Additionally, the National Academy of Sciences have released an interim report on the “Envisioning the Data Science Discipline” studies going on.  The report is definitely worth reading and provides some very interesting views and findings. There’s also a strong call for community input, so send you ideas in!

The last activity I participated in during October was the South Big Data Hub‘s workshop “Keeping Data Science Broad: Workshop on Negotiating the Digital and Data Divide“. This workshop was an incredible pleasure to join! I think the best part was that with the entire room filled with people who have already been thinking about what data science and data science education might look like, we were able to frequently move beyond the “what is data science” discussion. It meant that we could really start discussing the roadblocks and opportunities inherent in data science. While I can’t share more of the actual outcomes/products from the workshop yet, we’ve got a really aggressive schedule to turn the output into a report (due Dec 6th!). I’m hopeful that something really powerful will come out. I know there was a lot of writing accomplished while there (I wrote 5-6 pages, and others did too) so look for another announcement of a report in early december.

Finally, while I haven’t been participating/watching them much yet. I need to mention the ongoing webinar series being run by the National Academy of Sciences. You can find the entire webinar series here. October saw 4 webinars posters, “Communication Skills and Teamwork”, “Inter-Departmental Collaboration and Institutional Organization”, “Ethics”, and “Assessment and Evaluation for Data Science Programs”. I’m still hoping to watch these and provide summary posts… but that hasn’t happened yet. If any of my readers have been watching them and would like a guest-post with a summary, please get in touch!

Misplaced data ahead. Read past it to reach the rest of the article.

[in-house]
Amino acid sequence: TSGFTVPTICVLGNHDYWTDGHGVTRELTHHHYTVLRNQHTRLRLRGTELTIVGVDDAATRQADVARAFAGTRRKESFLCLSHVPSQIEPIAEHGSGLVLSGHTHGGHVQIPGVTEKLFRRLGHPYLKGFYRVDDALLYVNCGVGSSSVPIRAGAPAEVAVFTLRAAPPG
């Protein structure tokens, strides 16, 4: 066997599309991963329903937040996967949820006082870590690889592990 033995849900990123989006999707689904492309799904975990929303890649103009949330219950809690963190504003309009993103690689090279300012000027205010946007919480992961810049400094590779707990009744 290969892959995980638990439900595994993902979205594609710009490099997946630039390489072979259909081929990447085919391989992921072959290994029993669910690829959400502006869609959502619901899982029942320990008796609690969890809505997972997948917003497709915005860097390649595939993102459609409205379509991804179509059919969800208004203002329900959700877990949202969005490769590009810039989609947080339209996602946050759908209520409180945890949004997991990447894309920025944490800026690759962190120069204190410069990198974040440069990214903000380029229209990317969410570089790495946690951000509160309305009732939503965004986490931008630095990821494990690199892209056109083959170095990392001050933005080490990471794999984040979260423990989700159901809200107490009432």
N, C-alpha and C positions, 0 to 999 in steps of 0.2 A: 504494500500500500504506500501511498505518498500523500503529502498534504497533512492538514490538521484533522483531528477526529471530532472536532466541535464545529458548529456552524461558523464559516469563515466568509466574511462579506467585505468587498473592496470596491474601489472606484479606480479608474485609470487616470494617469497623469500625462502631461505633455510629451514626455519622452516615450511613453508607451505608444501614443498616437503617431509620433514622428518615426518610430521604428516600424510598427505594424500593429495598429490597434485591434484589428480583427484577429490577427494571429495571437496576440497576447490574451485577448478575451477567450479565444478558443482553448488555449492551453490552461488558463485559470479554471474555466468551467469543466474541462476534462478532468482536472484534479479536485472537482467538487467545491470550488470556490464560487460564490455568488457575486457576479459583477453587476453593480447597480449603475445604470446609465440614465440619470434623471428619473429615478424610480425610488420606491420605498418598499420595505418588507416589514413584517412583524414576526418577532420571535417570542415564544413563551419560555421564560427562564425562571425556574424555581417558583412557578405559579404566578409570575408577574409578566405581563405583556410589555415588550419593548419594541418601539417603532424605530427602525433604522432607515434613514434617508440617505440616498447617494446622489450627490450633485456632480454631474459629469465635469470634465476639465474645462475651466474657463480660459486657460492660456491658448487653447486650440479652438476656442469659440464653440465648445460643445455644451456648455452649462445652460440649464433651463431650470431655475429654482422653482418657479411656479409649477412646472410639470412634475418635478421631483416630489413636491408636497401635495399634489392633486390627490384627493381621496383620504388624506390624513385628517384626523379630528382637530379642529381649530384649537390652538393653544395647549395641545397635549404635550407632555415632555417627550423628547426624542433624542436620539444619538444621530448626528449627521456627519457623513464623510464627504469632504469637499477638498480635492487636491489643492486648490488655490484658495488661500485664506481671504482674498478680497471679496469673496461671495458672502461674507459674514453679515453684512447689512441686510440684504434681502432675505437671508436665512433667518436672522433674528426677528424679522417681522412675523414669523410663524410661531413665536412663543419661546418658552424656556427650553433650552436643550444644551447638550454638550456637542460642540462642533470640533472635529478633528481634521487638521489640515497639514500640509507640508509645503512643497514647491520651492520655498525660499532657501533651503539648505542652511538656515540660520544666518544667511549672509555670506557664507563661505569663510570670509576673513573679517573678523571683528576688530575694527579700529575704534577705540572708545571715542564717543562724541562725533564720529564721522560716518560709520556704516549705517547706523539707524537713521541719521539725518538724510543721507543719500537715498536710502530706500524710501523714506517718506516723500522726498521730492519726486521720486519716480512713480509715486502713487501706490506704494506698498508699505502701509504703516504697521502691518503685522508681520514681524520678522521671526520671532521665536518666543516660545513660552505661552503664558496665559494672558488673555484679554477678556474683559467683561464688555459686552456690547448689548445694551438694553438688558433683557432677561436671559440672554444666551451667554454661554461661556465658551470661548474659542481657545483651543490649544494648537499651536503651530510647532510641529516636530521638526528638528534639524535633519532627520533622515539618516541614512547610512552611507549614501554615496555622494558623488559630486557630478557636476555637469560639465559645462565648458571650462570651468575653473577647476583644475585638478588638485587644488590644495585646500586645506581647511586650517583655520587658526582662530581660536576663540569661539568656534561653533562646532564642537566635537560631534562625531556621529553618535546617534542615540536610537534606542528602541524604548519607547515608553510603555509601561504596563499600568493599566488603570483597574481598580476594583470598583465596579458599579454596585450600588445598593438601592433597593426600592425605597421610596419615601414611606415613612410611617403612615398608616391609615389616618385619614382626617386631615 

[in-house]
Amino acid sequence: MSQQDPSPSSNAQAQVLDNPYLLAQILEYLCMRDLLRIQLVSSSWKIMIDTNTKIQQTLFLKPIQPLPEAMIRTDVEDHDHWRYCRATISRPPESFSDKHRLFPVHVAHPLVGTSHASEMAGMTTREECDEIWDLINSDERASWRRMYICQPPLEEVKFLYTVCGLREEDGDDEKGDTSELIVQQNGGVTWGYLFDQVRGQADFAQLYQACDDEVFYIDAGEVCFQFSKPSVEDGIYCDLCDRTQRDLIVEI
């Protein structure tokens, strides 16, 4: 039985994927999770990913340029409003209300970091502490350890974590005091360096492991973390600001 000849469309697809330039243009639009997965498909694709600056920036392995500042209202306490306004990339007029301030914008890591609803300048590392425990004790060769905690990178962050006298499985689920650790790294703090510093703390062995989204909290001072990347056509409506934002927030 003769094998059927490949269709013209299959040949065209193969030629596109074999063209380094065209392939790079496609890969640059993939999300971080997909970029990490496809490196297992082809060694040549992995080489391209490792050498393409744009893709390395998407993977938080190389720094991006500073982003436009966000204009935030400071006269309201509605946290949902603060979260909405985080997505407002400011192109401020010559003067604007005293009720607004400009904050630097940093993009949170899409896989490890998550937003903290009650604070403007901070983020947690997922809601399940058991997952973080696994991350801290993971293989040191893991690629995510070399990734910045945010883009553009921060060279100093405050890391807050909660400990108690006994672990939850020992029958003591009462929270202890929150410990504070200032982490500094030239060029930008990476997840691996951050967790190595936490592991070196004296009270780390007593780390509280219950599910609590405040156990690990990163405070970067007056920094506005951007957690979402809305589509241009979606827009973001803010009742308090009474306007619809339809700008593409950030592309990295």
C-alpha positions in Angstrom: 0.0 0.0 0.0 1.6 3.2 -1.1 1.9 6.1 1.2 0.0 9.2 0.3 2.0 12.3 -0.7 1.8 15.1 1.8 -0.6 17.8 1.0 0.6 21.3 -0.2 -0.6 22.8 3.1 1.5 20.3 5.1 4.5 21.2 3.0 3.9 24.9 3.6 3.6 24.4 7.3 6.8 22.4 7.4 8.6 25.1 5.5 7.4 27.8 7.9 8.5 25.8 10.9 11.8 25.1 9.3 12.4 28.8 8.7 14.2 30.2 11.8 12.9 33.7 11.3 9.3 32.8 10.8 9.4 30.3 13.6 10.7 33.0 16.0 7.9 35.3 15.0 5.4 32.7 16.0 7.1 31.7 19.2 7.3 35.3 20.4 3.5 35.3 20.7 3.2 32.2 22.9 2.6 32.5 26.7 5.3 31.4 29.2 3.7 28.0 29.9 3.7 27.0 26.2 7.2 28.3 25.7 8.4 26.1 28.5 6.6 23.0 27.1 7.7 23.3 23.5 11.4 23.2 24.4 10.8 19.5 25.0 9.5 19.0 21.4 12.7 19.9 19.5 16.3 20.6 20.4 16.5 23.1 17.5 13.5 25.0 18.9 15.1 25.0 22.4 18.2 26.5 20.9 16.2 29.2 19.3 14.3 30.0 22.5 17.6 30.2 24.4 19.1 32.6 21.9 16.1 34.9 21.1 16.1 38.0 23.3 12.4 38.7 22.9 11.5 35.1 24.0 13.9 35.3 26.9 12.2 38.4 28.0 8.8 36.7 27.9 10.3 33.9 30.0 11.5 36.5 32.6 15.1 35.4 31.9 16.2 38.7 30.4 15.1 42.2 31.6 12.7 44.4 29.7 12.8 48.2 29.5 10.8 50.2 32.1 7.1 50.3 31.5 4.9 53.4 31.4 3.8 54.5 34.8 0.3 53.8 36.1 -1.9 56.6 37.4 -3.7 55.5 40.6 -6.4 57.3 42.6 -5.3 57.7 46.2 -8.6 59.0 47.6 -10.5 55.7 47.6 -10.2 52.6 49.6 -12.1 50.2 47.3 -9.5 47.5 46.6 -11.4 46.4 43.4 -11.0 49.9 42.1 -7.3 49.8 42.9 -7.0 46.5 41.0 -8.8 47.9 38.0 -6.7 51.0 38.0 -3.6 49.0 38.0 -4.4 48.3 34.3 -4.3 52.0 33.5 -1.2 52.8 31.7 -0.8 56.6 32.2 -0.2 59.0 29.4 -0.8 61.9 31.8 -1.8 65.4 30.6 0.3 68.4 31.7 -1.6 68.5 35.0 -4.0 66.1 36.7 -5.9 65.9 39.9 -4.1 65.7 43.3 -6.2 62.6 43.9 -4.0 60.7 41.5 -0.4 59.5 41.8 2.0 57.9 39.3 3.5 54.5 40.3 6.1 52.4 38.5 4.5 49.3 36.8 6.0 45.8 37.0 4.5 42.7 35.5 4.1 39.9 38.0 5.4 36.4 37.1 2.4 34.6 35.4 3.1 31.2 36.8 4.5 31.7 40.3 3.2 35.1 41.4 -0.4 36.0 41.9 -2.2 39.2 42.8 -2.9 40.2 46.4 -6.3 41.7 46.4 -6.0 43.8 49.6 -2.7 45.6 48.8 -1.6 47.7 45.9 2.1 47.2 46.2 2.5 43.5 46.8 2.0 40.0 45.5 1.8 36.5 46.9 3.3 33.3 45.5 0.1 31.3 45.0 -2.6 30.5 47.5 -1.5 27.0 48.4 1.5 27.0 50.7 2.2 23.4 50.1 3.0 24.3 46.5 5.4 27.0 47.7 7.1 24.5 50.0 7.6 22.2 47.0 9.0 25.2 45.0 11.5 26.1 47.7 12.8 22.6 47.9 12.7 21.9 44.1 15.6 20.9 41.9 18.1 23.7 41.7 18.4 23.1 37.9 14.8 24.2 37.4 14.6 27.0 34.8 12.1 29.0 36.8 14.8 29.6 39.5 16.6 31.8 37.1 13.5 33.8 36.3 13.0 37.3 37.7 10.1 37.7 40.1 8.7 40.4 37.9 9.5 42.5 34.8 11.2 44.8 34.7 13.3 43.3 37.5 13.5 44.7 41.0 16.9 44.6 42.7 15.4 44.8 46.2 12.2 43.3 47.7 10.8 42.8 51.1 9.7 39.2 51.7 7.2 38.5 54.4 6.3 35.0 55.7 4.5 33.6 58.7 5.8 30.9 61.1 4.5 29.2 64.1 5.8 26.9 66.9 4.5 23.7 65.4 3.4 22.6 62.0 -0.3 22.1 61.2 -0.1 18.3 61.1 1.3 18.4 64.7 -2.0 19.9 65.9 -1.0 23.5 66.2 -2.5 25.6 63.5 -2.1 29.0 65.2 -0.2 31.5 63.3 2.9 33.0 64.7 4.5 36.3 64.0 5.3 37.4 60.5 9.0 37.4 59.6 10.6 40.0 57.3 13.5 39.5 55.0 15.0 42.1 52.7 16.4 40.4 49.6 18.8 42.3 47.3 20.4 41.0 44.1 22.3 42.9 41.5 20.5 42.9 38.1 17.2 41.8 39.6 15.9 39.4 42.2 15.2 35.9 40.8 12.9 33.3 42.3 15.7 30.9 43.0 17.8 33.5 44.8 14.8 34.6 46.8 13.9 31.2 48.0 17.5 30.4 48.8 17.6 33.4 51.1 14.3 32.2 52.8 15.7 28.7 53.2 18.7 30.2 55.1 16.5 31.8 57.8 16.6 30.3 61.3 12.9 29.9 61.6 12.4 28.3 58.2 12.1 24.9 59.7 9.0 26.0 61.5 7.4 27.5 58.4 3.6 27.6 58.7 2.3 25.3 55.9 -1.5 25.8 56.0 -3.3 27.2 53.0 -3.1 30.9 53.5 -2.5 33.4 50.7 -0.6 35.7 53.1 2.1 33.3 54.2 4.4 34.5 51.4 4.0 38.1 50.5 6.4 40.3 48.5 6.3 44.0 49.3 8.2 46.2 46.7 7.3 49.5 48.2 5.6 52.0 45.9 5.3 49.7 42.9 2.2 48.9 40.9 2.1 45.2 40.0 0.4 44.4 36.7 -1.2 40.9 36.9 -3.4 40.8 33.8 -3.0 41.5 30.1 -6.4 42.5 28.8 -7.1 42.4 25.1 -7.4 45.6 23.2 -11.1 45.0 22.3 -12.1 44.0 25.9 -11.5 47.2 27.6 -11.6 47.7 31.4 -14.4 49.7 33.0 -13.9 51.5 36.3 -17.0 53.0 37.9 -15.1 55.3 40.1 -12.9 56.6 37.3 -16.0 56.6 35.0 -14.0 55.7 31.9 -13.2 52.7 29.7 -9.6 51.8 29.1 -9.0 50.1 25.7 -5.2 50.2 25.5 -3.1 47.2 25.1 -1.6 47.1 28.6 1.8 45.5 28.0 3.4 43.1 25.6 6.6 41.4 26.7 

Course/Curriculum Resource Sites

Last week I posted about specific websites you might use to host or pull assignments from. This week I want to take a broader look at overall curriculum design. This is by no means a comprehensive posting of sites that have curriculum available, instead it’s intended to help reduce your search time for this kind of material.

If you are looking to find wholesale curriculums, including course materials, there are a few options available to start the creative juices flowing. The first, and probably most academic, is the European Data Science Academy (EDSA). The EDSA is grant funded with a large number of academic (university) and research institute partners from across Europe. The thing I like best about this work is that they started with a demand analysis study of the skills needed and current jobs in data science across the EU. Furthermore, from the start the project built in a feedback and revision cycle to improve and enhance the topics, delivery, etc. To understand their vision, see the image below.

This idea of continual improvement was more than just a grant seeking ploy as shown by their list of releases, revisions, and project deliverables. While the current site still lists four learning modules as unreleased, they are expected July 2017.